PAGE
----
For tax efficiency, we hold our U.S./international positions in our RRSP/TFSA.  Since those accounts are mostly maxed out, we have our Canadian exposure in non-registered accounts.  Otherwise, I would suggest keeping everything in a tax-sheltered account.

  1. Makes sense to me! How close are you to achieving your dividend income goal?  How much more to be invested and/or time will it take to realize your dividend income goal? 

In my last update on my site:

“Currently, my investment goal is to generate $55,000 to $60,000 in dividend income by 2020 (age 41) which would cover our current annual expenses of around $52,000/year (no debt payments, I have a paid off home).  This does not cover vacations, but I will likely continue doing a side gig to generate any extra cash flow needed.”

Our big goal of generating $60k by 2020 has not changed and we are chugging along.

In 2015, we reported that we were generating around $16,000/year in dividend income.  In my most recent December 2018 update, we reported $46,100 in dividend income!  In my mind, we are on track to earn $60k in dividend income by the end of 2020, but you never know what will happen between now and then.  I plan on staying focused on increasing our dividend income at least until we hit our goal.

Your readers can check out my Q4 December 2018 update here.

  1. Geez, amazing. Are you going to do anything differently going forward to help you realize your goal?

We continue to make saving a priority which is then used to continue growing our portfolio.  All of our passive income right now is from publicly traded equities.  Ideally, I’d like to have a little more diversification and may look into private equity going forward.  But dividends really suit my personality – just set it and forget it!

  1. Me too. So what do you think the biggest factor will be in helping you realize your goal?  

There are a few factors to continue increasing my dividend income.

As previously mentioned, we make saving a priority and using the proceeds to buy dividend growth stocks when they appear to be fairly or undervalued.  As the portfolio has been growing, one surprise is the impact of dividend growth.  For instance, one of my positions recently announced a 10% increase in their dividend, which boosted my dividend income by $100/year, possibly for life!

Savings combined with dividend growth and rotating lower yielding positions to higher (but sustainable) yielding positions will help in reaching my goal in the next couple of years.  At least that is the plan!

Thanks again for sharing my story with your readers Mark and if they have any questions, happy to help answer!   All the best to you and we’ll talk soon.

Summary

Amazing.

I mean, approaching $50k per year in dividend income without spending a penny from the portfolio?  Before age 40?   *Mind-blown*.

FrugalTrader is one driven, very successful man with a plan.  I’ve been a fan of his site, his approach and a student of his success for years.  I only wish him and his family the best in the years to come.  Thanks for coming by the site again.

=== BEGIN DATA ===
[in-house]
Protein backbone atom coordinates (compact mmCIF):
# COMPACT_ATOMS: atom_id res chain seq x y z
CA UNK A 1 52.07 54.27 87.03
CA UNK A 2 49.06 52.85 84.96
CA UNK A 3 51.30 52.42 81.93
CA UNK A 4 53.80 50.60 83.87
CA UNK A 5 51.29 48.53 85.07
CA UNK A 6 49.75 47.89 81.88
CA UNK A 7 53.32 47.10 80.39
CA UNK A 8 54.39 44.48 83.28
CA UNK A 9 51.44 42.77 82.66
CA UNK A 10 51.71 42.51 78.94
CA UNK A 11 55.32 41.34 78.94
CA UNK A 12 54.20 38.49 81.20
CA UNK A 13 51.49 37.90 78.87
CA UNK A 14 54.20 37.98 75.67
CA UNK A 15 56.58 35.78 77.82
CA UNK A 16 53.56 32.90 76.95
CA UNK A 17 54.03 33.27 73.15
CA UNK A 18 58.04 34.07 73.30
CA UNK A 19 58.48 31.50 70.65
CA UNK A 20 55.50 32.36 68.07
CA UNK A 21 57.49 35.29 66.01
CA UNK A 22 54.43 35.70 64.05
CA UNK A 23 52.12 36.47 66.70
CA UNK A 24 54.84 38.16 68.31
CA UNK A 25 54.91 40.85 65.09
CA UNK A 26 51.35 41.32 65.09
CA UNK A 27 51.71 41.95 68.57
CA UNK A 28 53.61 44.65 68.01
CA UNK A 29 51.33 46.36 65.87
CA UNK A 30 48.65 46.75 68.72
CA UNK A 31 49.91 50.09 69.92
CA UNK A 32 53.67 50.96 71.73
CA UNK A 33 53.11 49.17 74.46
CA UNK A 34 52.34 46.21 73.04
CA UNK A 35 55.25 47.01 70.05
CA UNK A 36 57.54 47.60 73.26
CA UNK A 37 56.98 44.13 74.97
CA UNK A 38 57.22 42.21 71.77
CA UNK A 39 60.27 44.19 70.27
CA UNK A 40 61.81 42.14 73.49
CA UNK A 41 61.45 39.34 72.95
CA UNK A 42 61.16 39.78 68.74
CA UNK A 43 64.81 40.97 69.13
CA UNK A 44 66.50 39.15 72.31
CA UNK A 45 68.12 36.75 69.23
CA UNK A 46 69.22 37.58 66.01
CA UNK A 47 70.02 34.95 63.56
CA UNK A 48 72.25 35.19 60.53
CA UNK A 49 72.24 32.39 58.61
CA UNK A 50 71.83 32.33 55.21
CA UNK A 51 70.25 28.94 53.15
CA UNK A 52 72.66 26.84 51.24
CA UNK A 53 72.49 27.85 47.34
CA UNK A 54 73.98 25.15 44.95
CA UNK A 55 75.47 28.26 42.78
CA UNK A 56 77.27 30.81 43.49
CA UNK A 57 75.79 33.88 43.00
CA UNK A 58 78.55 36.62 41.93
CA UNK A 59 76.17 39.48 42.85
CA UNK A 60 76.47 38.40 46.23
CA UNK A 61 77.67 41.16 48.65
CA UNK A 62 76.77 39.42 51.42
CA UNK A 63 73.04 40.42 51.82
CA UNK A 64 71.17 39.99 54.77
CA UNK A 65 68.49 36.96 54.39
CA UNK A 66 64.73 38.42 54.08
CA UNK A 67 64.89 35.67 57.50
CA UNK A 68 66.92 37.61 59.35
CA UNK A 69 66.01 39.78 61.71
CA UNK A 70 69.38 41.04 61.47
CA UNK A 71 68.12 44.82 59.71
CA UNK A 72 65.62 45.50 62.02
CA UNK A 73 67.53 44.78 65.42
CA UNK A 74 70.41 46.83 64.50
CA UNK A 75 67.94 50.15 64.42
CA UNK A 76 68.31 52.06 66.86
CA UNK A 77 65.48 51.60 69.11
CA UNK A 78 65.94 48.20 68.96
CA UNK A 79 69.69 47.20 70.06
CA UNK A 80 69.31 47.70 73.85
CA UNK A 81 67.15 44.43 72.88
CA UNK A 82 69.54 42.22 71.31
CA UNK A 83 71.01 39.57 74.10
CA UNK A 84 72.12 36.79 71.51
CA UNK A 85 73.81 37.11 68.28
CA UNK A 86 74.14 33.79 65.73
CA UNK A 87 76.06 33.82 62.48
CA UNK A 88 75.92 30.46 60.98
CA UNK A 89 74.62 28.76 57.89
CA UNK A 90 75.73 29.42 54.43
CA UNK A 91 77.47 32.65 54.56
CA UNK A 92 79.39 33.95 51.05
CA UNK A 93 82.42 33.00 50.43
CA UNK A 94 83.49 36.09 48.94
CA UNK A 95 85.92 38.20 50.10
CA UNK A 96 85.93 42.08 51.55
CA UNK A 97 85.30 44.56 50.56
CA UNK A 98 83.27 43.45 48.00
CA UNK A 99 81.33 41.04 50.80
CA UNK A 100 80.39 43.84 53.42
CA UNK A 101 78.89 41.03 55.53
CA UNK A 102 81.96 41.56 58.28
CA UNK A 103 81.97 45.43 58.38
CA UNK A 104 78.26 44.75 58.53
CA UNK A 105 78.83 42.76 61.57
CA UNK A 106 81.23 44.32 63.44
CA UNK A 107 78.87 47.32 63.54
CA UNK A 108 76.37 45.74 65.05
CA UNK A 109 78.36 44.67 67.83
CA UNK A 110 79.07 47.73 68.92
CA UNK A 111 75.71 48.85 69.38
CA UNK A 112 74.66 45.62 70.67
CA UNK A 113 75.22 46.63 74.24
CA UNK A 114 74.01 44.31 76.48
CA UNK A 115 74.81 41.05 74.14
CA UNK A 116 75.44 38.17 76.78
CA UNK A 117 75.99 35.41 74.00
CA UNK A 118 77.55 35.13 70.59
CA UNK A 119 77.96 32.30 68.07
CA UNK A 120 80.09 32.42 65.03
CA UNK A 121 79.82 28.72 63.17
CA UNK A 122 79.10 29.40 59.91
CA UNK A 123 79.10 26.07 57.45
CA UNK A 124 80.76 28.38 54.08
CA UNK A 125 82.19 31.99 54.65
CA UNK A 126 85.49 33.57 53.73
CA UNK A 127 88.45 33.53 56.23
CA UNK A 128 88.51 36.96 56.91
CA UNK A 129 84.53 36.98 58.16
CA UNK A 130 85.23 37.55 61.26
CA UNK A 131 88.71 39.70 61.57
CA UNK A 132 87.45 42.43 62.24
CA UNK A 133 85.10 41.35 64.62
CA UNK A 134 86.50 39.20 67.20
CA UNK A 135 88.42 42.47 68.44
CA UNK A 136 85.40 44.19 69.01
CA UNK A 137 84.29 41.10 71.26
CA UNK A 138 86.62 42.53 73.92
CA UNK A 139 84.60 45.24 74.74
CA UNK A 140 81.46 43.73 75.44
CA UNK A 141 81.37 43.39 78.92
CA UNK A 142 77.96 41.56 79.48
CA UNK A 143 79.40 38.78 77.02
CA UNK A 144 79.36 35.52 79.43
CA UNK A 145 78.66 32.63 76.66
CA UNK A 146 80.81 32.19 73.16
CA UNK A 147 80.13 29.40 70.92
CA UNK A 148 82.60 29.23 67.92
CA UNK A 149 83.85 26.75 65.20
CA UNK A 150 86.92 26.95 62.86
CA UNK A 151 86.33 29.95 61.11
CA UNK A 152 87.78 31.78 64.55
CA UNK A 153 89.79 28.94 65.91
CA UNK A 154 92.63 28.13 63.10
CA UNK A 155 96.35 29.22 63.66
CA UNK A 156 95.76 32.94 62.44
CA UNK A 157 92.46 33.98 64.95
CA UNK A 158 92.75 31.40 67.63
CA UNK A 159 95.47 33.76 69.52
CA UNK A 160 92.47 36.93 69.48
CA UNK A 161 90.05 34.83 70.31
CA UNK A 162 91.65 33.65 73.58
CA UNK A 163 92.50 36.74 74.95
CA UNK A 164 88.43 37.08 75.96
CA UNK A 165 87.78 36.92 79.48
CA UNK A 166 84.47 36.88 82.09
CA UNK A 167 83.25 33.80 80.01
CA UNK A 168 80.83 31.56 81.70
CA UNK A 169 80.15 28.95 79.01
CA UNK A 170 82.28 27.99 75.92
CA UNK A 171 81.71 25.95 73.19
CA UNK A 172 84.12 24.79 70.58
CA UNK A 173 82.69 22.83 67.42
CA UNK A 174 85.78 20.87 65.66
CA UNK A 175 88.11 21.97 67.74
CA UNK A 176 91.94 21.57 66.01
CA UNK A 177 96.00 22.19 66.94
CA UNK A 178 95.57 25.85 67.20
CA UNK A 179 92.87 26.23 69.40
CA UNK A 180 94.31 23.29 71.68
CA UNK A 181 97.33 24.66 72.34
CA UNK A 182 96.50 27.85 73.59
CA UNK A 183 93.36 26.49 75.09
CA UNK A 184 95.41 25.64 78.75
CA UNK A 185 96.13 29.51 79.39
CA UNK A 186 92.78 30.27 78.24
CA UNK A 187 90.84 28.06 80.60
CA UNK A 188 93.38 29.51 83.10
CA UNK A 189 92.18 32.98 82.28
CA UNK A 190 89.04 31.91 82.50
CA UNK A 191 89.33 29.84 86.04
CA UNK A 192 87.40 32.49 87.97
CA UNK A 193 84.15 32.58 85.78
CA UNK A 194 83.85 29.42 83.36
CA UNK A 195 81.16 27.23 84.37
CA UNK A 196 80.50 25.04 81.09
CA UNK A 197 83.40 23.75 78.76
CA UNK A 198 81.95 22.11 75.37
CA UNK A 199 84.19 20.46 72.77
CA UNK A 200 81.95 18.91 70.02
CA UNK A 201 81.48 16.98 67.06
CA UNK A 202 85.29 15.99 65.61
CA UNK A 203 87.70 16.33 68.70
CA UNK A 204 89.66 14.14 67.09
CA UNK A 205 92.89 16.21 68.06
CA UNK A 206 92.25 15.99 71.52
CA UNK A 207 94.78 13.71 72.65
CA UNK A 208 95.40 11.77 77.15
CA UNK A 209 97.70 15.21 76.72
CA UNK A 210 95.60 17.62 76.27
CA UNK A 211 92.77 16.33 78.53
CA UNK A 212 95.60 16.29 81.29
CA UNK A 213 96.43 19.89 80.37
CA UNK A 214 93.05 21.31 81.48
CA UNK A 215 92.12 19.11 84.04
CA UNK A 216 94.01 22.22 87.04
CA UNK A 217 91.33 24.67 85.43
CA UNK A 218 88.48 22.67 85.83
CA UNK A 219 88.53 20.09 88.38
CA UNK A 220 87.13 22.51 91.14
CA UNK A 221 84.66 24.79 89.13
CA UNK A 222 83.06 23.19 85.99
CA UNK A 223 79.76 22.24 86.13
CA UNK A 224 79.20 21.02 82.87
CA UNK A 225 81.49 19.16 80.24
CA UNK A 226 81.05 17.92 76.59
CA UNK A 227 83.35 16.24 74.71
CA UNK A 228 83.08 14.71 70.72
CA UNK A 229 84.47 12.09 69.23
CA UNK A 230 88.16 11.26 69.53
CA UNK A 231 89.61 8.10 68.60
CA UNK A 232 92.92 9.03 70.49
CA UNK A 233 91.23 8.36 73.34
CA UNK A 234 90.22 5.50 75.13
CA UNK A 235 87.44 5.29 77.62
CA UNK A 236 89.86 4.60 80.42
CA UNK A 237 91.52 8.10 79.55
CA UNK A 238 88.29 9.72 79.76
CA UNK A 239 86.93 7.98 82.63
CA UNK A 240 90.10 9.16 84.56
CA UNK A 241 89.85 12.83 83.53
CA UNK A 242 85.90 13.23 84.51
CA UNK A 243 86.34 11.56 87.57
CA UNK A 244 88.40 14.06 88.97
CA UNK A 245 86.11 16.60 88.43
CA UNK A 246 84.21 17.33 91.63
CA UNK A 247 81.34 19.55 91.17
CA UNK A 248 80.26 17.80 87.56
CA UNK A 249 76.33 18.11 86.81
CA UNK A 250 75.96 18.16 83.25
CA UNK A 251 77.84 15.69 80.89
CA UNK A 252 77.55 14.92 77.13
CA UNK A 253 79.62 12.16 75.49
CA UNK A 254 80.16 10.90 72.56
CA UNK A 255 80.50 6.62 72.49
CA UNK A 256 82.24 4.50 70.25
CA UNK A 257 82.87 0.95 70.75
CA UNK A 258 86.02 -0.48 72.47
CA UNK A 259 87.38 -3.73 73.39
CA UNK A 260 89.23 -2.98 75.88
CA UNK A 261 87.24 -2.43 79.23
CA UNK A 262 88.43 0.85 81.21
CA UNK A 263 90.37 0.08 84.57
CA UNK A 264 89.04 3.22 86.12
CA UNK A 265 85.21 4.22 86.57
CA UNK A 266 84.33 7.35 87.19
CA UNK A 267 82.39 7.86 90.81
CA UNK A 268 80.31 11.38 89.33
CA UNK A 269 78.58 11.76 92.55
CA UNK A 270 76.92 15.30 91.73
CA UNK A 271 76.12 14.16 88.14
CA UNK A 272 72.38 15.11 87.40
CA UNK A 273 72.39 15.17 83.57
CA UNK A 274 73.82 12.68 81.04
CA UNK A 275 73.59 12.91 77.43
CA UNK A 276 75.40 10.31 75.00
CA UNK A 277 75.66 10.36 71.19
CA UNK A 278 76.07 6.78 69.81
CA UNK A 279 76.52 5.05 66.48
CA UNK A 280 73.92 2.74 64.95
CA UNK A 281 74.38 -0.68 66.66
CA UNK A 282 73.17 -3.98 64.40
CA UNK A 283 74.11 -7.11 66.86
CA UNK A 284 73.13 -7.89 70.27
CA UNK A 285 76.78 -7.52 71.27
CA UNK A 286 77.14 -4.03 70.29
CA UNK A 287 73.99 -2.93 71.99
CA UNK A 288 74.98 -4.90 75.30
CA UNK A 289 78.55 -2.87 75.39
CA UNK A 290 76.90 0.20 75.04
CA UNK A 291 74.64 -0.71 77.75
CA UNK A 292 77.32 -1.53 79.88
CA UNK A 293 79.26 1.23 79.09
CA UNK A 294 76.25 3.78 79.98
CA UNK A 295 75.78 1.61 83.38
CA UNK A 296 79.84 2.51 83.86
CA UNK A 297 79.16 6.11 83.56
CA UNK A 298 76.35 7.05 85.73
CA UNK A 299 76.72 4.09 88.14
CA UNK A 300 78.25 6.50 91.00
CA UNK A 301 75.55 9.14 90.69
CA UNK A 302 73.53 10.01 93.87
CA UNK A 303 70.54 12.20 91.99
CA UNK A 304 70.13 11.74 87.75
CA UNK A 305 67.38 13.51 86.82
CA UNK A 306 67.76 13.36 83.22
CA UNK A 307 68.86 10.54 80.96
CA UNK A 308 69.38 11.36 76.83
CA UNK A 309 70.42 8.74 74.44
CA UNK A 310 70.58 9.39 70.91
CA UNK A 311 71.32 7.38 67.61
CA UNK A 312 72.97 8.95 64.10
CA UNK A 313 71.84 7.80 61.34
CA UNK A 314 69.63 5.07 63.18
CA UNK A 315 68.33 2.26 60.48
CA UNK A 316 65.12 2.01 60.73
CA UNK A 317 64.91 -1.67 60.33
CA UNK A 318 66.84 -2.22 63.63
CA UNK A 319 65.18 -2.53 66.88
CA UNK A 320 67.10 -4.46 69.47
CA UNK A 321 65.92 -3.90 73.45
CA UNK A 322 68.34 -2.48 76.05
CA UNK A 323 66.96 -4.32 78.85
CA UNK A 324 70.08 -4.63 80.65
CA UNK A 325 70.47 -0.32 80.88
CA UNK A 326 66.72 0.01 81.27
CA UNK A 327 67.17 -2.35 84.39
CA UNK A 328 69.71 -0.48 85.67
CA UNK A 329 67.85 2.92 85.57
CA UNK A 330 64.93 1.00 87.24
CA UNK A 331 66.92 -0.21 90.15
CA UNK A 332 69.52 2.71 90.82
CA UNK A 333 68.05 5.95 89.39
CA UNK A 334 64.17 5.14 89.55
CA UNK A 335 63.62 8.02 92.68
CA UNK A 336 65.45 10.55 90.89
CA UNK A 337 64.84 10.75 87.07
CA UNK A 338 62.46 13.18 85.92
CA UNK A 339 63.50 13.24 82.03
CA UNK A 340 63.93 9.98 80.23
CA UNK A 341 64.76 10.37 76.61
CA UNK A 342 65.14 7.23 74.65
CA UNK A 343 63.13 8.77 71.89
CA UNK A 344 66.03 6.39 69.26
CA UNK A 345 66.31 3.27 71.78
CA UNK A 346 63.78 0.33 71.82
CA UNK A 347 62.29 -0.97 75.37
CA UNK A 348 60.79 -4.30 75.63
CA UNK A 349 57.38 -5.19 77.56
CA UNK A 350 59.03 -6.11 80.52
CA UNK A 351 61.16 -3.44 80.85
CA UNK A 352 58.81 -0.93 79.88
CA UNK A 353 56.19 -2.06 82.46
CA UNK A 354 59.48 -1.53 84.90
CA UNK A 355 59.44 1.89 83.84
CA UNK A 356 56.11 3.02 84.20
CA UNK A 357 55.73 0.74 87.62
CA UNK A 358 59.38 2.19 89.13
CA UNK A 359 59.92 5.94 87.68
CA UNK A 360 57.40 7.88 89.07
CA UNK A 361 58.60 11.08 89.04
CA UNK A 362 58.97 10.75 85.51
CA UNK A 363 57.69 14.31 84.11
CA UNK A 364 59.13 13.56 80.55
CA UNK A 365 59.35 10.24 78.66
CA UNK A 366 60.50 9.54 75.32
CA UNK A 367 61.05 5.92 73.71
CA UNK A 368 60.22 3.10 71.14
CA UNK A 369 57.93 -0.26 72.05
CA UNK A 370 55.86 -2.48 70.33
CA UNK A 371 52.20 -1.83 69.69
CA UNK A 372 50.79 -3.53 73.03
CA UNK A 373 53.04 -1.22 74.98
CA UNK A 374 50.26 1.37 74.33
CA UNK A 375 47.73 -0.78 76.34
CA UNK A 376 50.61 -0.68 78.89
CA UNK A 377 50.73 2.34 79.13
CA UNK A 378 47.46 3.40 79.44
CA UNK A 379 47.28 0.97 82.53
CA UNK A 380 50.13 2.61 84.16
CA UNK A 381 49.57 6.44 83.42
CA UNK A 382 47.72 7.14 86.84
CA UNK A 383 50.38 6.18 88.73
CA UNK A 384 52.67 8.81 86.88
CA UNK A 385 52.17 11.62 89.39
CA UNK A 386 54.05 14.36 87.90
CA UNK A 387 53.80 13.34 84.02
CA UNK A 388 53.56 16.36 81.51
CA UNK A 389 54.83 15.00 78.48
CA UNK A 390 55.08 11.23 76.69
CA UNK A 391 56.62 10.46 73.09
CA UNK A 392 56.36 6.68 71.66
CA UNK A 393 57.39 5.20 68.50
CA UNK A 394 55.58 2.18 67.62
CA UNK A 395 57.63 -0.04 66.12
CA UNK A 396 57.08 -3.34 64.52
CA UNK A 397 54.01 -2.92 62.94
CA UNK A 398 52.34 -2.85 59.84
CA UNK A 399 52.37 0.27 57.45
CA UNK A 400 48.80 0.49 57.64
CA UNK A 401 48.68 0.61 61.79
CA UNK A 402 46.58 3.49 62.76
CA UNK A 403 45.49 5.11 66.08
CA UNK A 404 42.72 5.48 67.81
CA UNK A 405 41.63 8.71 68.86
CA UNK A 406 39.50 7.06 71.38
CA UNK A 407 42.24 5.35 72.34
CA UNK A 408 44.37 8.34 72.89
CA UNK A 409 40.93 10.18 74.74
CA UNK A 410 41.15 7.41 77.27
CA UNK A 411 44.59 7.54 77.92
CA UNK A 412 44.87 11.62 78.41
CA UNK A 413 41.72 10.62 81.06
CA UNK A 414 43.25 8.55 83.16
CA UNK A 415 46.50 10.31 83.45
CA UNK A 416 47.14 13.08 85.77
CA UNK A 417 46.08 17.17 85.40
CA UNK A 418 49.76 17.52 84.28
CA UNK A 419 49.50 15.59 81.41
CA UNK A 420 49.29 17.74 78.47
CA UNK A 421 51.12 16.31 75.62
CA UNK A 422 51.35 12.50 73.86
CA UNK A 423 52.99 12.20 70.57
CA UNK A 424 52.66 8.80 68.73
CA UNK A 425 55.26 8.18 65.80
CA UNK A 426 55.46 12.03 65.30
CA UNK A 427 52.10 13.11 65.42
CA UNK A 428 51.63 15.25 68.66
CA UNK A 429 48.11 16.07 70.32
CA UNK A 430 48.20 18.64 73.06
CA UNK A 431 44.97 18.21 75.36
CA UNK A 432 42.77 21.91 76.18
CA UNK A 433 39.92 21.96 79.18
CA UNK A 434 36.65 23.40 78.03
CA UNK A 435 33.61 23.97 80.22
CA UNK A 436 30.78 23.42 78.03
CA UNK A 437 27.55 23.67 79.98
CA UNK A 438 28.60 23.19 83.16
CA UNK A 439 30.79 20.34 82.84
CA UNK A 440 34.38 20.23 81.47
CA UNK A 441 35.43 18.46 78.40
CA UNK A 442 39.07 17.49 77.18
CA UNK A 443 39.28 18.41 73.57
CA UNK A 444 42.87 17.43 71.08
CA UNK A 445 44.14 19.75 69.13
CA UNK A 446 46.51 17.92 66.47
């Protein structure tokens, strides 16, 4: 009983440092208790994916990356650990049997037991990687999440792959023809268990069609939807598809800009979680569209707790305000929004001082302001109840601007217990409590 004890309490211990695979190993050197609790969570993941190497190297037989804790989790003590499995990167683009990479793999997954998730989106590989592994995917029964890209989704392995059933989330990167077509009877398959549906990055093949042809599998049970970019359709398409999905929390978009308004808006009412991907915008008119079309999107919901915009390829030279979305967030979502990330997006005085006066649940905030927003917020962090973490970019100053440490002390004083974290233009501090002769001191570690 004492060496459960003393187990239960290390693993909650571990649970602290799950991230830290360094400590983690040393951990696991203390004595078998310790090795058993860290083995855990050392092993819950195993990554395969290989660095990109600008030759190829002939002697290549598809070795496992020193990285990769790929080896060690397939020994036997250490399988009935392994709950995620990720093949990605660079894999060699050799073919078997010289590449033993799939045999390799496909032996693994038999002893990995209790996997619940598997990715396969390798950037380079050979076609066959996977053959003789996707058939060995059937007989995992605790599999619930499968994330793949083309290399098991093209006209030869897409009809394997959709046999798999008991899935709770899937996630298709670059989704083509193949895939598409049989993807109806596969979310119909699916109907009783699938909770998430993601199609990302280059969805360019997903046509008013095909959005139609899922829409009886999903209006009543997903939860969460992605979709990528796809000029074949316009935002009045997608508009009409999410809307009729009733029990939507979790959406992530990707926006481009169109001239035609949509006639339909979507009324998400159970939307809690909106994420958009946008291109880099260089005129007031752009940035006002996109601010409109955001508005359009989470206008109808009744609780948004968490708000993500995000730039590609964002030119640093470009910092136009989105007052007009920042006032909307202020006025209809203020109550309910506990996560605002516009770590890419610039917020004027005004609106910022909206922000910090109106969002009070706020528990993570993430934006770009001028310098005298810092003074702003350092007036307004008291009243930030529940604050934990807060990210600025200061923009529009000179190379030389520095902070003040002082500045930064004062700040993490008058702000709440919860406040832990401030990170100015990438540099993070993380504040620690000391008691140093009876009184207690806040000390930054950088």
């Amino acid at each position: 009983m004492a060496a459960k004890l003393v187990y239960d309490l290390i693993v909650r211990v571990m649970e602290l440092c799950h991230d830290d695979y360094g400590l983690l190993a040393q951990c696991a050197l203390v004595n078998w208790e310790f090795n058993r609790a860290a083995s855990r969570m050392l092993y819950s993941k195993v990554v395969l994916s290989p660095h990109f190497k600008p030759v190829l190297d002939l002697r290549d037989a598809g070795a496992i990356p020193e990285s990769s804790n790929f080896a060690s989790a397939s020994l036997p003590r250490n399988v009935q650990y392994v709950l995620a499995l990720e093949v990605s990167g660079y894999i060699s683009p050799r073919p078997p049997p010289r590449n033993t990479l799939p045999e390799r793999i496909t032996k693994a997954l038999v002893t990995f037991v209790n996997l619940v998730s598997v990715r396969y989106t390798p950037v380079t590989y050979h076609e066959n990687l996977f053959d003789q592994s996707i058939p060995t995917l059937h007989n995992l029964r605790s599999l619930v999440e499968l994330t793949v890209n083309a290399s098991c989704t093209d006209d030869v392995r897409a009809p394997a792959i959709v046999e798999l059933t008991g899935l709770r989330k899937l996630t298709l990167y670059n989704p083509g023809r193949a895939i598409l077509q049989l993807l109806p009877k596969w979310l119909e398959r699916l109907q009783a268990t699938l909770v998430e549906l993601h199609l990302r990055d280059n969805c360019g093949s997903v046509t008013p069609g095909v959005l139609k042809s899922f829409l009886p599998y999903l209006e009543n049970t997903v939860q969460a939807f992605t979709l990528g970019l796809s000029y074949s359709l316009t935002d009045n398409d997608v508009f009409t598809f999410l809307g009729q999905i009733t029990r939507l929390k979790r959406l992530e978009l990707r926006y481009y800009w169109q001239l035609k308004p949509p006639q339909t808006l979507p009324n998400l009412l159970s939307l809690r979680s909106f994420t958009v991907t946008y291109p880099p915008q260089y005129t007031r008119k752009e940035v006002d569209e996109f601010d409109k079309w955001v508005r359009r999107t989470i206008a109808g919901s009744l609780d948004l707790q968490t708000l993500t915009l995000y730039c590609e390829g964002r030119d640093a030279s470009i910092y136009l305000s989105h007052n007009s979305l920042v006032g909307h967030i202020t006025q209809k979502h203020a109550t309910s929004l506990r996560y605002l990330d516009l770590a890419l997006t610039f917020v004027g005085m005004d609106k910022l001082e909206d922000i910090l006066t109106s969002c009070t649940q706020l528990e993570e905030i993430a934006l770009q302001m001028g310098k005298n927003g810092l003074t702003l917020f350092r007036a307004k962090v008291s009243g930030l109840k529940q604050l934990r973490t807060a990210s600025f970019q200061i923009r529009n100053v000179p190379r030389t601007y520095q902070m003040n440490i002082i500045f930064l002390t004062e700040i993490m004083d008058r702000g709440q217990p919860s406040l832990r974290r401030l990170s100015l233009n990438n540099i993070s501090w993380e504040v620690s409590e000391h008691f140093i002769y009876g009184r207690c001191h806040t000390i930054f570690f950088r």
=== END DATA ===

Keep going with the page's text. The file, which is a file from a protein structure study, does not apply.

What questions do you have for FrugalTrader at Million Dollar Journey?  Share away.

My name is Mark Seed and I'm the founder, editor and owner of My Own Advisor. As my own DIY financial advisor, I've grown our portfolio to over $700,000 now - but there's more work to do! Our next big goal is to own a $1 million investment portfolio for an early retirement. Subscribe and join the journey!

11 Responses to "Why living off dividends still works for me – Million Dollar Journey"

  1. Great story MDJ/Frugal Trader. A fine example for a lot more Canadian investors and families to emulate, or at least learn something from.

    Well done and all the best on your journey from another Atlantic Canadian.

    Reply
  2. All well and good about the investment but nobody ever talks about the taxes that must be paid. I am recently retired and have a pension and taxes are by far my biggest expense as my house is paid off. I have no control over my pension, the gov’t deducts monthly taxes from that, no problem there. My investments are what causes me my biggest headache at tax time. T 4RIF, T5, and T5008 slips all contribute to almost double my pension, hence a huge tax bill. Now in my third year of retirement, I have a letter from CRA notifying me of my 2019 quarterly contributions that I must pay since my tax bill is so large. I use Turbo Tax and Studio Tax to do my taxes as well as the CRA booklet which I fill out by hand just to make sure that I am getting every tax break that I can but they all end up pretty much the same with me paying a significant amount of taxes. As my Dad says its a good position to be in but I almost feel like packing in all of the investments when I see how much I pay out in fees (to Robo Advisors), taxes and the mind blowing effort of just filing my taxes. Something to plan for in your future. I am even now contemplating just converting all of my investments into an annuity just to make my tax filing easier! and to stop paying everyone else fees….